First, check the instructions every time to know which citation style you’re supposed to use. Those vary depending on where you study, what your professor’s preferences are, and what course the paper is for. For example, English 101 essays typically require you to use MLA, while nursing papers call for APA. Harvard referencing is the most common one in the UK but not so much in the USA.
Also, if you have yet to feel like a true citing expert, it’s a good idea to use citation building services, such as Citation Machine or Cite This For Me. Both are free (with a paid plan option) and help users generate personalized citations for their sources semi-automatically. Still, don’t forget to double-check your references. No matter which service you end up using, it’s helpful but not flawless.
Use Reliable Plagiarism Checkers
Finally, no matter how careful you are about paraphrasing and citing, make sure to use quality plagiarism-checking software once you’re done. The thing is, even if you take notes meticulously and use citation generator, you can’t be sure that you haven’t inadvertently copied someone else’s phrase or two without noticing it. You may think that it’s your own, but it can well turn out to be something you’ve read before and memorized.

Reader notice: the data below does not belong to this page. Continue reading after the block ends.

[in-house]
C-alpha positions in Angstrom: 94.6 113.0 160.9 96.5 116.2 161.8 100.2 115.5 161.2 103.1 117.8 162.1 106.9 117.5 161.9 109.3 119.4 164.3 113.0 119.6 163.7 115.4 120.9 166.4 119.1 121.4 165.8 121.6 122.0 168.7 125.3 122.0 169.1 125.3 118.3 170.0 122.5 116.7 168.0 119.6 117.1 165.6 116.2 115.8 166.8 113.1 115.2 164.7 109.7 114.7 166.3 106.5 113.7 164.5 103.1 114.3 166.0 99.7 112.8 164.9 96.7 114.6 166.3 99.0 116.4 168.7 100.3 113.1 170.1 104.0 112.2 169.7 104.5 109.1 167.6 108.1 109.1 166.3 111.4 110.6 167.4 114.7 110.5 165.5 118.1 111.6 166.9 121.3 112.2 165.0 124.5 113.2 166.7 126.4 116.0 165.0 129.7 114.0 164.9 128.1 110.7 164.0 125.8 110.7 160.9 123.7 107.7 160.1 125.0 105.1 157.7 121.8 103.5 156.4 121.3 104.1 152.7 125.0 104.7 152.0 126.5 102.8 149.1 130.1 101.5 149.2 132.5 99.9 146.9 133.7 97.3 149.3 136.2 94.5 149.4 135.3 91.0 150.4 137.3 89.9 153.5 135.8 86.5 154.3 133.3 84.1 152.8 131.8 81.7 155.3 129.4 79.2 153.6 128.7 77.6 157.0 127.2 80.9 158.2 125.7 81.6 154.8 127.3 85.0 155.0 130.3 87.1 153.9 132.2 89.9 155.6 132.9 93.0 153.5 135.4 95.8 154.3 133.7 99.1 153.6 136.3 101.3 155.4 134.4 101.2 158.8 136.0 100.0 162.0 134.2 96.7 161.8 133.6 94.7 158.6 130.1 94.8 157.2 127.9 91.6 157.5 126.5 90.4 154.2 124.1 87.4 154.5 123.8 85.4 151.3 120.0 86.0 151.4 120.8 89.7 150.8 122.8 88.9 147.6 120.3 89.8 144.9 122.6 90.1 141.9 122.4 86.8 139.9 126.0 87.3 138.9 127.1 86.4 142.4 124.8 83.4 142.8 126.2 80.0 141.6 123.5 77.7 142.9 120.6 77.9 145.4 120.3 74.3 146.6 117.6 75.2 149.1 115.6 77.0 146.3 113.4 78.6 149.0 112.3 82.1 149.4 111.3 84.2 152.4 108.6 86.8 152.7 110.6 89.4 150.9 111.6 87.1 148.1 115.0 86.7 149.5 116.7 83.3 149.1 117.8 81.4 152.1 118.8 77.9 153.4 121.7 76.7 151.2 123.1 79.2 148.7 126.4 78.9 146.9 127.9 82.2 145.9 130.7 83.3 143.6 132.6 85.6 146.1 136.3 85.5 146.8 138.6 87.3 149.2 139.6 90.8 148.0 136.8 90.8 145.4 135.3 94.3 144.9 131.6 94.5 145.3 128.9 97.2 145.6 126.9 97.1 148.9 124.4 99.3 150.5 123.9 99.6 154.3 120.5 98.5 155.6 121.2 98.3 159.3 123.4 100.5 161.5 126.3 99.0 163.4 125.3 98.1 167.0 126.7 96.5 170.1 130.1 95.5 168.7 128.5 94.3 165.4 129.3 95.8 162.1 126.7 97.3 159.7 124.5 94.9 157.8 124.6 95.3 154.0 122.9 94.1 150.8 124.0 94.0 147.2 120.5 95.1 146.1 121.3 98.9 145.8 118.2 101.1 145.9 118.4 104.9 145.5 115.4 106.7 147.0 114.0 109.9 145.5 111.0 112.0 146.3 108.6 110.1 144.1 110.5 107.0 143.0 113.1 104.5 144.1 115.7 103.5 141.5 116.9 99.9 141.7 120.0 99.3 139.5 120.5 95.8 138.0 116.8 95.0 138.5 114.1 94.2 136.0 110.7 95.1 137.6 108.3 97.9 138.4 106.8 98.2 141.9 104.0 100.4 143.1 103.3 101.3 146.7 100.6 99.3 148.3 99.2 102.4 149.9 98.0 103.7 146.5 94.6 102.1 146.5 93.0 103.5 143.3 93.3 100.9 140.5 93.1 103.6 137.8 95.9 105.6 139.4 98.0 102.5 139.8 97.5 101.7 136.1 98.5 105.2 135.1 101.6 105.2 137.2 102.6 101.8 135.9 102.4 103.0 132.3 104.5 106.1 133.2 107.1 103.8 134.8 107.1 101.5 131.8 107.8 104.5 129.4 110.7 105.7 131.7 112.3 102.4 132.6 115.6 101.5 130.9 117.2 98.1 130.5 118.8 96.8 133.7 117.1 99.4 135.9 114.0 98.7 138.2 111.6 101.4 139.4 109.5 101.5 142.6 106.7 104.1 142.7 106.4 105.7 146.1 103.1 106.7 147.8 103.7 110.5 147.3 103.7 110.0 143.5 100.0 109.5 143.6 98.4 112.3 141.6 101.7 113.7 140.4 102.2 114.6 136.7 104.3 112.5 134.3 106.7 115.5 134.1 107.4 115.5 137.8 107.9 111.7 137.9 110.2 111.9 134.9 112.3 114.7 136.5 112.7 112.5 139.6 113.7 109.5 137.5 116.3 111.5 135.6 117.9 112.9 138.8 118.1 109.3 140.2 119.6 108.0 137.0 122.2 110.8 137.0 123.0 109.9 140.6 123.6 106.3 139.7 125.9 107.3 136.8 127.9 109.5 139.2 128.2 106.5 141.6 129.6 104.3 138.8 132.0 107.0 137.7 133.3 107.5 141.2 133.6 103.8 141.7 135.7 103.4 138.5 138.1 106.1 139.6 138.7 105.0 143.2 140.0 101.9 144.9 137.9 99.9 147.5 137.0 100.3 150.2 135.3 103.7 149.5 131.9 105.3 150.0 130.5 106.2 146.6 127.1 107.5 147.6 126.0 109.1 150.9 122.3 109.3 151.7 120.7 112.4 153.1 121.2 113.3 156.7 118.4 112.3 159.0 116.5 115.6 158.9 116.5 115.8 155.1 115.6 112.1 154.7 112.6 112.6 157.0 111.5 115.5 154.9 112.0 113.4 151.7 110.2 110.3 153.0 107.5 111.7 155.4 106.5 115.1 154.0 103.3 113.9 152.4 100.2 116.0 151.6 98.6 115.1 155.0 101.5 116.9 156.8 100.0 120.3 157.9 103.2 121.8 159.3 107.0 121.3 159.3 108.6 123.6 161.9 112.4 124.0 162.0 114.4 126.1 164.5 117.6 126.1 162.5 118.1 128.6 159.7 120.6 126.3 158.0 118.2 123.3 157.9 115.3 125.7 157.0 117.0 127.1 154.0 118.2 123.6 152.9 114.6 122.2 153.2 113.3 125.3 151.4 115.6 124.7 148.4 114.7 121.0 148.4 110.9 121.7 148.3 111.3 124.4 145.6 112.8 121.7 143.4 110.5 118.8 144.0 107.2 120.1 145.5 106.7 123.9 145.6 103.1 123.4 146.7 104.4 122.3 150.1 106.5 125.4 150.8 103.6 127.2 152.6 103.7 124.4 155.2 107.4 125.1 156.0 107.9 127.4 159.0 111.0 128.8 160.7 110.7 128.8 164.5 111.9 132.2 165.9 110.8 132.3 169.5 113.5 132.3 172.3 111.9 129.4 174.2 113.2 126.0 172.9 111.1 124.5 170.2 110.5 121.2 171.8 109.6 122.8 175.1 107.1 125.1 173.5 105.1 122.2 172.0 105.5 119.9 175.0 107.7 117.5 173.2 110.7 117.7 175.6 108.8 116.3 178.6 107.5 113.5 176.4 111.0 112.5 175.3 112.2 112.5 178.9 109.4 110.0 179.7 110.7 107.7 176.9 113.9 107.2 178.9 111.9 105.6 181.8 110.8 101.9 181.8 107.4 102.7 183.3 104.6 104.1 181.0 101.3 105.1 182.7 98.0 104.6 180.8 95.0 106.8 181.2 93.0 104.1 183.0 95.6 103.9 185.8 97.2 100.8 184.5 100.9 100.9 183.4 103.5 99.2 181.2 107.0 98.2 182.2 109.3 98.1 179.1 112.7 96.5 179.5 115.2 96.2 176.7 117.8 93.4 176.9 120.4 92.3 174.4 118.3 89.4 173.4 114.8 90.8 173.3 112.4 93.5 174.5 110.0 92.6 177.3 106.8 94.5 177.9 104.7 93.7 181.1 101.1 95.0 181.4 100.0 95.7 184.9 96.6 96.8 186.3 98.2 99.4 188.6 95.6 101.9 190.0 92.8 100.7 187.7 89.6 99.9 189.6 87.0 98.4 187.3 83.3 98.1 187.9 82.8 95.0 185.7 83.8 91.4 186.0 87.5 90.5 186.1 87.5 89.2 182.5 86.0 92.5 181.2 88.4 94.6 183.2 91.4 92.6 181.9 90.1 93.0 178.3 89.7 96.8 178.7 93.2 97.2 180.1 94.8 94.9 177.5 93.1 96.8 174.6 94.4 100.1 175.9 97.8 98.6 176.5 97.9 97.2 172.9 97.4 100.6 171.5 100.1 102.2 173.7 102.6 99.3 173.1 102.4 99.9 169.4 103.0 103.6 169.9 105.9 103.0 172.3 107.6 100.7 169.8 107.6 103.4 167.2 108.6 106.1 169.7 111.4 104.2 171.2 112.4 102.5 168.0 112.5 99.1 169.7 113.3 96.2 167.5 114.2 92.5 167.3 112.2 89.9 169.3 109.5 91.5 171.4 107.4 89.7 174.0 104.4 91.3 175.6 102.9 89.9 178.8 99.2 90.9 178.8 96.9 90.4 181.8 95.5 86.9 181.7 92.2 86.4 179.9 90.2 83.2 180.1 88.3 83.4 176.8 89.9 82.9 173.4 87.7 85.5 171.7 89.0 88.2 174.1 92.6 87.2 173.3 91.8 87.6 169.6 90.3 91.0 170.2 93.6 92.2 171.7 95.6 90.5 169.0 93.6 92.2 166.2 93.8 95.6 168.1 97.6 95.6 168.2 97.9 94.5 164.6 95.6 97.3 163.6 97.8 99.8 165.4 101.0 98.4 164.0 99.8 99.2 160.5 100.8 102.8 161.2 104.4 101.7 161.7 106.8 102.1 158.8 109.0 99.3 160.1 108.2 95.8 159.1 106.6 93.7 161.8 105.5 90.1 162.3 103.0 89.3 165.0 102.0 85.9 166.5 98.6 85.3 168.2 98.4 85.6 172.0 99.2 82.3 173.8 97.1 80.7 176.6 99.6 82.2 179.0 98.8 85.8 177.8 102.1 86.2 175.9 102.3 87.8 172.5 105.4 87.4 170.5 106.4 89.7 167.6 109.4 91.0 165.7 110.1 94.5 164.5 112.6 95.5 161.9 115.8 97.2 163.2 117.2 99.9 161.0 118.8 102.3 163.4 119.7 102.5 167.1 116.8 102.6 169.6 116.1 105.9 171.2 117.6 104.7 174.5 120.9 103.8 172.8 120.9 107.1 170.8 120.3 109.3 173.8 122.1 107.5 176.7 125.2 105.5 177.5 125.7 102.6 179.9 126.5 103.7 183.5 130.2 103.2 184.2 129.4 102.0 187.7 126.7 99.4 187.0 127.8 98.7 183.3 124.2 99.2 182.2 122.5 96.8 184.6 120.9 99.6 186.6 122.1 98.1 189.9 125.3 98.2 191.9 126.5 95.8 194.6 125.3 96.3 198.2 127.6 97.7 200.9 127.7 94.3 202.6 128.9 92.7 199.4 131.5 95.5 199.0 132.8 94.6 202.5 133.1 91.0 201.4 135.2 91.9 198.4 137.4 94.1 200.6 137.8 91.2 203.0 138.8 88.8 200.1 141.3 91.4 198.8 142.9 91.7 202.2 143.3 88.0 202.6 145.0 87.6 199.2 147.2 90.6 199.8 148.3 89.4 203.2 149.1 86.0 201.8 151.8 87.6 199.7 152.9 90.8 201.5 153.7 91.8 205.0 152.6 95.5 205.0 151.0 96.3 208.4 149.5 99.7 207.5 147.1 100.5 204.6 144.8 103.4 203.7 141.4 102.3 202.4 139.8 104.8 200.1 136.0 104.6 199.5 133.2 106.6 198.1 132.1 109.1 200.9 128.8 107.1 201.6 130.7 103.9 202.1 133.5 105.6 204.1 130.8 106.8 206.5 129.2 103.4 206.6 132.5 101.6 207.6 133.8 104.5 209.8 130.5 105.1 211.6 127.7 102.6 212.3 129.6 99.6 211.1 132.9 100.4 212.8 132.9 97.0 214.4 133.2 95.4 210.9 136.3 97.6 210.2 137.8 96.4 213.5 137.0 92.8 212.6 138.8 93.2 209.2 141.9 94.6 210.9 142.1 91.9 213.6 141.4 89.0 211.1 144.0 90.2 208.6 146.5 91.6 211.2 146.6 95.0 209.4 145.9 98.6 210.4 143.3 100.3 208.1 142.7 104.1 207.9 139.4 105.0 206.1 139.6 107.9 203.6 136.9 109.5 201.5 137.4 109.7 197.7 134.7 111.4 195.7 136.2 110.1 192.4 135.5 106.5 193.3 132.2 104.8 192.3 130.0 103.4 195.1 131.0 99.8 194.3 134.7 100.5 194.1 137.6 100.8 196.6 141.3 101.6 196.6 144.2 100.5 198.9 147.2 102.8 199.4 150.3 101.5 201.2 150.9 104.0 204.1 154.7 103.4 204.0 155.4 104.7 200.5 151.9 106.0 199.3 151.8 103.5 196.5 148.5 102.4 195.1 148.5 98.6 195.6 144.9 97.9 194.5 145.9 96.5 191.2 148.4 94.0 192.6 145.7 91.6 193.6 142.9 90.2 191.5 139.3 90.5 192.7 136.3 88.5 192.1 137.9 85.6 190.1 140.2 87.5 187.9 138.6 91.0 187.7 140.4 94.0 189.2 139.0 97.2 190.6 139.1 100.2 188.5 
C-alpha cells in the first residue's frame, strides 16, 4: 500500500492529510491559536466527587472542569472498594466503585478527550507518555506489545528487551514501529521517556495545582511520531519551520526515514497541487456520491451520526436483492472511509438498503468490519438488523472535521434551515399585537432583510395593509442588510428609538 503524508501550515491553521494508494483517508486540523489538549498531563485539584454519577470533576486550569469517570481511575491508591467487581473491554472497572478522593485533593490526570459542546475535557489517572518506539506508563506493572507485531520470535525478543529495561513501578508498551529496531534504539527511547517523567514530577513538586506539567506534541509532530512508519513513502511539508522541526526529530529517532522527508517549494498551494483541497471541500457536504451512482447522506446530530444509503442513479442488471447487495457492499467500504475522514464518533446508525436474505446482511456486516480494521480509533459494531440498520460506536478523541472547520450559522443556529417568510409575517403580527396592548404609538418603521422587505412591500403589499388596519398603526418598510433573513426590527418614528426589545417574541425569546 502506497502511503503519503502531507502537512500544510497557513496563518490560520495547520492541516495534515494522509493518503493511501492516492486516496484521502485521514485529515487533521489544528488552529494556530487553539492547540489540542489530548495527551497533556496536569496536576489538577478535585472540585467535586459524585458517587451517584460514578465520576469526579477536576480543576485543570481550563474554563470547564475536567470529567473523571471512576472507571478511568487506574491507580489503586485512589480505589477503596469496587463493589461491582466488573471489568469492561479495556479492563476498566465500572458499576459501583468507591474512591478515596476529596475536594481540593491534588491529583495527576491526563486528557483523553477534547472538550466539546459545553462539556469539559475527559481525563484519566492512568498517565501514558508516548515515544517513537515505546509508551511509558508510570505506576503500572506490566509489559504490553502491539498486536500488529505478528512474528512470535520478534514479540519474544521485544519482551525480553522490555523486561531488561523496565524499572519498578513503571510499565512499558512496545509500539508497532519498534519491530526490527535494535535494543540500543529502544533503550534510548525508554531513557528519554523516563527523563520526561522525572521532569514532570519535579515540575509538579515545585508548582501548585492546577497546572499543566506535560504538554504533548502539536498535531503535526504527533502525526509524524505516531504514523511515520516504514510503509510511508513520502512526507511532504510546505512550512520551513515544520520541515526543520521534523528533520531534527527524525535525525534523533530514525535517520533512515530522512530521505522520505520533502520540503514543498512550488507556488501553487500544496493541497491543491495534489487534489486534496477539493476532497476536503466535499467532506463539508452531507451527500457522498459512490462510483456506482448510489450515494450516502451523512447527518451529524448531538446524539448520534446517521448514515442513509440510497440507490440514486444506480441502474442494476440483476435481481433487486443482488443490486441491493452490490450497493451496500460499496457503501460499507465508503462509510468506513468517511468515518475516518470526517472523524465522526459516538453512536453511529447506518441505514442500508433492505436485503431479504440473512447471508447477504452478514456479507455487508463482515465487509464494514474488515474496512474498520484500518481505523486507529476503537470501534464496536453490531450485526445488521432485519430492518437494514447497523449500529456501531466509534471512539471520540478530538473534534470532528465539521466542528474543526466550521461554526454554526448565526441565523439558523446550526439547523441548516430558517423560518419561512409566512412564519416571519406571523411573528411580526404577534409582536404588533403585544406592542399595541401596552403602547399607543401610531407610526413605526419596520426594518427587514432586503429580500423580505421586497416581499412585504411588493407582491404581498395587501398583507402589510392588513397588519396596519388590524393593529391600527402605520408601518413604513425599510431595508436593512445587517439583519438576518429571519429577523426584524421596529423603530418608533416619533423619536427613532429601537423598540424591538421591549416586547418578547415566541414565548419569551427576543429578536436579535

So once your paper is written, run it through a plagiarism checker or two. Scribbr is definitely the top one. It’s a company that partners with Turnitin, the plagiarism checker that most American colleges and universities use. But it’s not the cheapest choice out there.
Tons of other companies, such as Prepostseo.com, check-plagiarism.com, and Editapad.org, are more affordable (or even free) and quite reliable. Or you can pay for Copyscape. And it offers custom suggestions that’ll help you improve your writing.
Overall, plagiarism in academic writing is definitely something to pay attention to and avoid by all means. It can have major consequences that range from grade reduction to expulsion, depending on how serious your offense is and whether or not you’re a repeat offender.
Luckily, it’s not that difficult to make sure that your paper is 100% plagiarism-free. Take notes while researching, work on your citation skills, and use a sensitive plagiarism checker of your choice. And you’re all set.